Cases of salmonella seemed to have increased regardless of recall

According to the Israeli Health Ministry this past August and September, there were 80% more cases of salmonella reported than the previous year. However, the ministry states that although significance cannot be determined by monthly comparisons, the numbers are alarming. The months referred to are those in which recalls were made after suspected salmonella contamination.
Rise in salmonella during months of food recalls Photo Credit: 123RF, angellodeco/Channel 2 News

In the past months, salmonella returned to the headlines after multiple products were recalled from the stores for fear of being contaminated. Now it appears that the recall may have been justly done. Official reports from the Health Ministry that since the start of the year until the end of September there was a 50% increase in the number of cases compared to the previous years.

According to the same report, in August and September of 2016, the months during which most of the recalls occurred, there was an 80% increase in salmonella cases when compared to those months in the previous year, indicating a failed recall by the food companies.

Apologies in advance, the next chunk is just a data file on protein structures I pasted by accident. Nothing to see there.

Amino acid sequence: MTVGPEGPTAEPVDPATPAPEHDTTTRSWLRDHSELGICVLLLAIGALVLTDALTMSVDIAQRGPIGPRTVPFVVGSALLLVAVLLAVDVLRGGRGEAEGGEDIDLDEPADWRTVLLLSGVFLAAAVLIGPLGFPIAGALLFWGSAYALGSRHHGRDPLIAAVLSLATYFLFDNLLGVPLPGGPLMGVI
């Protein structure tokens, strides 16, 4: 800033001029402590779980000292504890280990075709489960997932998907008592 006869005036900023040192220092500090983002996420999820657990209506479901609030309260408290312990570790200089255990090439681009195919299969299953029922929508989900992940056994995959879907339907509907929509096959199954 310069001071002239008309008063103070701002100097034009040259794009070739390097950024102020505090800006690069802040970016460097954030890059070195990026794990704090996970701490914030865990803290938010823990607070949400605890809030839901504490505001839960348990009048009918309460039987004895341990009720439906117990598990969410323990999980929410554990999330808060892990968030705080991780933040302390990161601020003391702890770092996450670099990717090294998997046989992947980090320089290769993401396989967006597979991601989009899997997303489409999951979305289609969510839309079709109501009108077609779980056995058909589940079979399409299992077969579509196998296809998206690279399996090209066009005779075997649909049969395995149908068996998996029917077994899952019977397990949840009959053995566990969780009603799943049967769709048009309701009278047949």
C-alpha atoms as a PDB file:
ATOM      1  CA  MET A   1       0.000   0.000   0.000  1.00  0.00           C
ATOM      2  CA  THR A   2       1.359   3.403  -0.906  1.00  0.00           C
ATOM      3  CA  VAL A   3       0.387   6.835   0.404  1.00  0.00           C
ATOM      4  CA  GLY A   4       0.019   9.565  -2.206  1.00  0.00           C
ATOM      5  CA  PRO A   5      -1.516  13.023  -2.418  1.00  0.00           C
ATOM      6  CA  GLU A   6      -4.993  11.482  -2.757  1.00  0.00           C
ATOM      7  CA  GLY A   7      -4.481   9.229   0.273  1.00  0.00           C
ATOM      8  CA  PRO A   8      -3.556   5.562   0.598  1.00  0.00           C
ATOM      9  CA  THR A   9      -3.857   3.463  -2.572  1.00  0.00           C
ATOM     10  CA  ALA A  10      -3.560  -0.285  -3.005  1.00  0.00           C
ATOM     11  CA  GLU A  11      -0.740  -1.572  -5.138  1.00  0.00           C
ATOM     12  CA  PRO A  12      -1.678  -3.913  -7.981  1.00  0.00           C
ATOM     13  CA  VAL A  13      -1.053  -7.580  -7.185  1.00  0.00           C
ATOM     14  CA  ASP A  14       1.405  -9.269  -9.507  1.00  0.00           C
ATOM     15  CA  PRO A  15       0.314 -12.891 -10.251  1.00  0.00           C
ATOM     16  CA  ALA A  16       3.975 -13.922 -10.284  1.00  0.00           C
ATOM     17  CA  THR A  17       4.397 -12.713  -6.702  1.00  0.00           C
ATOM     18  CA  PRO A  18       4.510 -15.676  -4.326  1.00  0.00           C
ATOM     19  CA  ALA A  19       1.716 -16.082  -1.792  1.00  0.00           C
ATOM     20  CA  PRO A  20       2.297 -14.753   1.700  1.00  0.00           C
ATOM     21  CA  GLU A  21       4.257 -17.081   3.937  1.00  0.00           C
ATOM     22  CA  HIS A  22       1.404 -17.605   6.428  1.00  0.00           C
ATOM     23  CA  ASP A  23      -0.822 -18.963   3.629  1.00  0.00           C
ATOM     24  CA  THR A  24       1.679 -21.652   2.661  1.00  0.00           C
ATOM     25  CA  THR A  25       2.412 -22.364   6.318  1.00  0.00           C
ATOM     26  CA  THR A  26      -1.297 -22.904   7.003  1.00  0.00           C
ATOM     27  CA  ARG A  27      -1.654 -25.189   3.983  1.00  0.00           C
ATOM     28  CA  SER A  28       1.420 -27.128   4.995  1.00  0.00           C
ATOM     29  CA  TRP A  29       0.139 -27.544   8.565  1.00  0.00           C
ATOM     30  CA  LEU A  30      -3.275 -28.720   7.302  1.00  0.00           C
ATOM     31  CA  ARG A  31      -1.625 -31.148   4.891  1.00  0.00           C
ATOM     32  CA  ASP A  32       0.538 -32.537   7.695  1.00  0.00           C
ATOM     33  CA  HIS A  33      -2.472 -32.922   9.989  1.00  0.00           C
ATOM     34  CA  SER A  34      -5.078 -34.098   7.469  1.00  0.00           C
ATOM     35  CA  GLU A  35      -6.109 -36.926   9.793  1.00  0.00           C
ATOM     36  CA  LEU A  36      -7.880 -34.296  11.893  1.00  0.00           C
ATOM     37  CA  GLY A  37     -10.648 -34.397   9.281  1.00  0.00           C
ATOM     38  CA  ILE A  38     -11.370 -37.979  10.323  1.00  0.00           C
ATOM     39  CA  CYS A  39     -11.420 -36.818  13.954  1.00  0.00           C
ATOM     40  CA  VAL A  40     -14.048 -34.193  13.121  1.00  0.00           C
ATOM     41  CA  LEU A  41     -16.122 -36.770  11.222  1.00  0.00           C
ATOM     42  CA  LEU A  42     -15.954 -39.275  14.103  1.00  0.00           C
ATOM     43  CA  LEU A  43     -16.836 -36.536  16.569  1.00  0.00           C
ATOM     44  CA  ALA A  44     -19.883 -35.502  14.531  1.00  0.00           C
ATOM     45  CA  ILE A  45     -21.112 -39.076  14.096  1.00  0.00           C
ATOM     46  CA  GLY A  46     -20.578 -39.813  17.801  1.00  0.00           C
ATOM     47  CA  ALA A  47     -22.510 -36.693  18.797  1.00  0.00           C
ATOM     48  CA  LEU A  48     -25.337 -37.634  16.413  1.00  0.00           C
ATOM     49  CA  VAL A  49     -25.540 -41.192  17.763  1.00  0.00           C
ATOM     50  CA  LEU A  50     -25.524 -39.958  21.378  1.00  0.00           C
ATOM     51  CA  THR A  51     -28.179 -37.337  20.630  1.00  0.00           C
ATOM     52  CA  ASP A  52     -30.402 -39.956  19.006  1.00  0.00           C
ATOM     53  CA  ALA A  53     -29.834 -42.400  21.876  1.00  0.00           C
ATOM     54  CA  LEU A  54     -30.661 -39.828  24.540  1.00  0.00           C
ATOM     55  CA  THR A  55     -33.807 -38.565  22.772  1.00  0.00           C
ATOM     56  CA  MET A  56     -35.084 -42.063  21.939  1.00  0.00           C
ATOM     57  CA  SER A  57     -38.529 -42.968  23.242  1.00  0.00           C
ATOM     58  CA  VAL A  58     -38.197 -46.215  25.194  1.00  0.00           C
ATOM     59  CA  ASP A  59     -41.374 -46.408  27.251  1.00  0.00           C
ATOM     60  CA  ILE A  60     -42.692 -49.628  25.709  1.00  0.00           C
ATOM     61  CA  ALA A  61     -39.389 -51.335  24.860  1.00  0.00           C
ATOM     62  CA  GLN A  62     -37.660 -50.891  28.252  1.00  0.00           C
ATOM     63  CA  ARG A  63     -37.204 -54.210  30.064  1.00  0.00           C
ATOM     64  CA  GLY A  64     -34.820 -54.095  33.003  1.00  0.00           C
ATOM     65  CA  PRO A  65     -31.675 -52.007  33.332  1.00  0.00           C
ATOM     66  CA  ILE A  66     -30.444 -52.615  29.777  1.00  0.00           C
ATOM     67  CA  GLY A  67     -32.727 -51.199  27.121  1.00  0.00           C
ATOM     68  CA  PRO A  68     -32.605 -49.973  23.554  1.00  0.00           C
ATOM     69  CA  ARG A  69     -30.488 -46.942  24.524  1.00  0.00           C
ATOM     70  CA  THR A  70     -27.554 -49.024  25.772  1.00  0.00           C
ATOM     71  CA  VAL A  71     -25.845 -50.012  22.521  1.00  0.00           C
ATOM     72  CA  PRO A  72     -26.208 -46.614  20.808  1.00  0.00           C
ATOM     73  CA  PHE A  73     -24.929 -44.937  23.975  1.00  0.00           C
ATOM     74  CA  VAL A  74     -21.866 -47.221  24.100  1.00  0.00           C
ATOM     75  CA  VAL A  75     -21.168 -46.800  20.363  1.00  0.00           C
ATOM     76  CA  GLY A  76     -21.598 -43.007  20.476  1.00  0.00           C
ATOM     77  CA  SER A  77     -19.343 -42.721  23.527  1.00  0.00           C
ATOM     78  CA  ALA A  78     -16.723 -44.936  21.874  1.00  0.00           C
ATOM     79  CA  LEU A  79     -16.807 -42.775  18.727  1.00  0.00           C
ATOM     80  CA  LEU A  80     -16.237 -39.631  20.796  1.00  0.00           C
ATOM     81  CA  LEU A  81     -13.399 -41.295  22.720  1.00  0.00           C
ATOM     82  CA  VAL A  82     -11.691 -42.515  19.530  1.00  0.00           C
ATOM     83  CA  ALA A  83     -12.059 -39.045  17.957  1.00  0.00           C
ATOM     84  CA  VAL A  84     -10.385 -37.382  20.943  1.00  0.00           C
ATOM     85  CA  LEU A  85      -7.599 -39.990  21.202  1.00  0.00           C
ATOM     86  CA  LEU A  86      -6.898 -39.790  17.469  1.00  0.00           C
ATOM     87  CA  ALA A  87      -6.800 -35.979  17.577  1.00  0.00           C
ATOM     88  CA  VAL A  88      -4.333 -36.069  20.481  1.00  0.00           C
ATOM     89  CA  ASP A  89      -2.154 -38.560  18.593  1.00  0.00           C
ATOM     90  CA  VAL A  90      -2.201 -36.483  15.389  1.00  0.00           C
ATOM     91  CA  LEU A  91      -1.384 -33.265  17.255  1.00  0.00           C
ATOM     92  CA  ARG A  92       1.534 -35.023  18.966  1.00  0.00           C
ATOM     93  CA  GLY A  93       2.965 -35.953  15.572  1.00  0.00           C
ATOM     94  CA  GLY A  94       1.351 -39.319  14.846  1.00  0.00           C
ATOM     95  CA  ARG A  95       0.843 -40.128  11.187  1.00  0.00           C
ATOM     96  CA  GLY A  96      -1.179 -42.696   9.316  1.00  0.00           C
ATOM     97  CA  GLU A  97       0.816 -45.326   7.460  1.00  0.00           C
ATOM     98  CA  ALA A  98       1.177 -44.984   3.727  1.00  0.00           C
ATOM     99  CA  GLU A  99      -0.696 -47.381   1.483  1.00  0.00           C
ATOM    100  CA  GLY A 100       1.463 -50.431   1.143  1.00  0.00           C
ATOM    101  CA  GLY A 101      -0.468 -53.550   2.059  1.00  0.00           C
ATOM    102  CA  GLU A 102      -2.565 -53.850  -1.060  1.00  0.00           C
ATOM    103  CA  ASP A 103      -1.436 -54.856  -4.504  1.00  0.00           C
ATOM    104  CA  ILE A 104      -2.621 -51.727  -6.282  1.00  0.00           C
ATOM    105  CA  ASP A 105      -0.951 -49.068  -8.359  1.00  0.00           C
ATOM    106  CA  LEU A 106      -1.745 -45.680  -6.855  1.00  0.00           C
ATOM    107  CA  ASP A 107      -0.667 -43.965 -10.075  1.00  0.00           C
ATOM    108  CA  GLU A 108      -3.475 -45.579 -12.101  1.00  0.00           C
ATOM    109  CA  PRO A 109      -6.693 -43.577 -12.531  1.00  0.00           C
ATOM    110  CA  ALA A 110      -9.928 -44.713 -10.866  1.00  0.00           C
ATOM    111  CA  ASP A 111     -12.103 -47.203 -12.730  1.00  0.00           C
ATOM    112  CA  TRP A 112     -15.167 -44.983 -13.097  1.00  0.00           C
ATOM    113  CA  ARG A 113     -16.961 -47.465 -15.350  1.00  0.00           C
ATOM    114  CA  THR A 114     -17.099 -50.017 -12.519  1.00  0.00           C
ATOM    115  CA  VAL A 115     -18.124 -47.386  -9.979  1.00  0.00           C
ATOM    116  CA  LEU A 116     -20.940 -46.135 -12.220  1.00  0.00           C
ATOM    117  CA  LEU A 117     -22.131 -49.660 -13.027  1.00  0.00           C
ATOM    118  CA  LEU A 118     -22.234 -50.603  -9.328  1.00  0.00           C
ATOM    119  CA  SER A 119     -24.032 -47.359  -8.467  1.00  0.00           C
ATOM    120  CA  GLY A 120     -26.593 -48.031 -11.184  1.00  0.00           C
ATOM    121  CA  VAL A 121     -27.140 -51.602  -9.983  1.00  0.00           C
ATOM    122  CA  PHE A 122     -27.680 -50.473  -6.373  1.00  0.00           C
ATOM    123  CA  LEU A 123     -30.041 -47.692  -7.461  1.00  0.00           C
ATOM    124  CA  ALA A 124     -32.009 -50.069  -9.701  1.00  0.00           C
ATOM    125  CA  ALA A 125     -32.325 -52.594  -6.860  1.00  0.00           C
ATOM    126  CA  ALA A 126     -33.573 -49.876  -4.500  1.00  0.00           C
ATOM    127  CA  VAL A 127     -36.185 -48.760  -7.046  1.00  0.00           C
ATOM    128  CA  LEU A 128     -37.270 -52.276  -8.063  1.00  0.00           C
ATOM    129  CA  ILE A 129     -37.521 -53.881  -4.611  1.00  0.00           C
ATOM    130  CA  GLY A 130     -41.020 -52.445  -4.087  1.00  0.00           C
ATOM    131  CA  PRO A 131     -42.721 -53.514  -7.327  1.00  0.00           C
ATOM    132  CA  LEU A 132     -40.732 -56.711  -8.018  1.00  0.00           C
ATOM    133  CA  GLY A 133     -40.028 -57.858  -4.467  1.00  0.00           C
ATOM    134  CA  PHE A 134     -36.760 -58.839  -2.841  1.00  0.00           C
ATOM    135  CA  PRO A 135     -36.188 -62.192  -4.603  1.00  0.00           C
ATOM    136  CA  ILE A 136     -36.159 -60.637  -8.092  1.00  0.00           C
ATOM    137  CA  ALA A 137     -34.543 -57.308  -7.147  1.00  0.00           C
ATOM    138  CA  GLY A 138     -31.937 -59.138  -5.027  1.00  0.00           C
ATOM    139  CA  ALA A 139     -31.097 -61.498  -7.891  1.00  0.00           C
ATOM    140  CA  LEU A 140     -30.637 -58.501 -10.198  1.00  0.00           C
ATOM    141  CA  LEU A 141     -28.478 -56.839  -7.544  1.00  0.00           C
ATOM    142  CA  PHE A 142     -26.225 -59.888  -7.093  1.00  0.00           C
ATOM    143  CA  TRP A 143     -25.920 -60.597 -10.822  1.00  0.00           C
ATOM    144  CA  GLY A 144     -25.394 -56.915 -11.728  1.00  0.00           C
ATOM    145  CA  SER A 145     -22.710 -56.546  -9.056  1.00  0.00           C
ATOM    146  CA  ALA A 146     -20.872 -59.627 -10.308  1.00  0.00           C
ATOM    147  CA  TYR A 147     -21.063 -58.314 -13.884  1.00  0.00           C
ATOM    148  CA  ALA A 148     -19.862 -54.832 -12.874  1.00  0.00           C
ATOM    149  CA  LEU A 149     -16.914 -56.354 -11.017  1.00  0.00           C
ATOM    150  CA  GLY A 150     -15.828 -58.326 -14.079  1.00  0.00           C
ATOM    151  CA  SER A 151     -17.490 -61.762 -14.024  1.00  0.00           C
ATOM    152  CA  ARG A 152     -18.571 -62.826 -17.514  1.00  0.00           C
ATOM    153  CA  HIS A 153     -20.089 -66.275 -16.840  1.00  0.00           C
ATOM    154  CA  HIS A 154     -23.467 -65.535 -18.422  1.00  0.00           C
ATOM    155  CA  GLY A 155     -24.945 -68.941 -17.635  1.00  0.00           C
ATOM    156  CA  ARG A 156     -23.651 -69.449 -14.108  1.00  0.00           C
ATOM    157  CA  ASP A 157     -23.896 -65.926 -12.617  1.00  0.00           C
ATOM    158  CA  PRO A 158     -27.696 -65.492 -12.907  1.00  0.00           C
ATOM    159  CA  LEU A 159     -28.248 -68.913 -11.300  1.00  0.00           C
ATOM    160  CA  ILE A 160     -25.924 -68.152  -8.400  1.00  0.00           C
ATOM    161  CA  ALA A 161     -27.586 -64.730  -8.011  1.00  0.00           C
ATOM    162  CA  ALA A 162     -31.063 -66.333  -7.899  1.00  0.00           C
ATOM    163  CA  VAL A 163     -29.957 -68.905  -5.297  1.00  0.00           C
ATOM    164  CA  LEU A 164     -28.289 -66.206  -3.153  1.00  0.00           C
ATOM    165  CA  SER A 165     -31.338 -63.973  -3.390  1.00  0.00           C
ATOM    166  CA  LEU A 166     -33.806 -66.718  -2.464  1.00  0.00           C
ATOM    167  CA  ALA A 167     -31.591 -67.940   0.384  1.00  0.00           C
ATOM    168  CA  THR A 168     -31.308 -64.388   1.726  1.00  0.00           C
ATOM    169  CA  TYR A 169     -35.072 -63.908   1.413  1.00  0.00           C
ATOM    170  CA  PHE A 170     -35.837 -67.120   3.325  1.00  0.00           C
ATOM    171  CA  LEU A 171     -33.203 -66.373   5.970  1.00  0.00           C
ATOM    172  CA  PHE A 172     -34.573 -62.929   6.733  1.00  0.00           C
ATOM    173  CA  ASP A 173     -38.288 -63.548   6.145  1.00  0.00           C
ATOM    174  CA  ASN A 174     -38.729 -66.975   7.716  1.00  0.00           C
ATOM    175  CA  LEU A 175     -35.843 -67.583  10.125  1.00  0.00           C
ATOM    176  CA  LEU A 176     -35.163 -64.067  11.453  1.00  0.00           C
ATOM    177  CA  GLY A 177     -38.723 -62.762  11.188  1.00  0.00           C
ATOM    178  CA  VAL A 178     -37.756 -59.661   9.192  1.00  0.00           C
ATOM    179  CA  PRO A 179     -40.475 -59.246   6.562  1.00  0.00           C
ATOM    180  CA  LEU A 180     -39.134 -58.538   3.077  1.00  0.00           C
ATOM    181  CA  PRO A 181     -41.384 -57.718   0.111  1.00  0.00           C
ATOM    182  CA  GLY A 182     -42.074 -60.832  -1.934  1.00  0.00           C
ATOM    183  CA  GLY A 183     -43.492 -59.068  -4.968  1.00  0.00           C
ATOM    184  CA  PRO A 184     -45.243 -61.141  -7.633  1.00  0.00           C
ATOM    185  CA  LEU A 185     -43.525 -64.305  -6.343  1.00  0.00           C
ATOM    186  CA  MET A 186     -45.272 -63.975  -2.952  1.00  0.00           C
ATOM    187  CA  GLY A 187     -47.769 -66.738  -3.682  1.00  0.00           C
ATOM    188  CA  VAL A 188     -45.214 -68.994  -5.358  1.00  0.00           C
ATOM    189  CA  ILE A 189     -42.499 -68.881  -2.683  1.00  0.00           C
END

It is important to note that in 99% of salmonella infections, it only causes such mild symptoms that the infected are unaware of the cause. On the other hand, only 1% of all cases can be life-threatening, as the infection may potentially spread to the blood, cause heart damage or even rarely, death.

At the Health Ministry they did not deny the significant rise, only emphasized that month-long periods across years are not comparable as full year are. “According to our findings, there is no rise in comparison to last year,” they stated. “Across short periods there are increases and decreases because of the reporting period and as such we determine significance only by full year comparisons. The incidence rate of this year is similar to that of 2014 and rather low compared to 2015. During the time when the salmonella was discovered in the food, there was no identified significant rise in the number of cases. As such it can be said that these reported cases of salmonella infections have little to do with the food and rather more to due with infection being passed between people. The strain of salmonella found in the recalled products was not the same strain found in infected patients.”  

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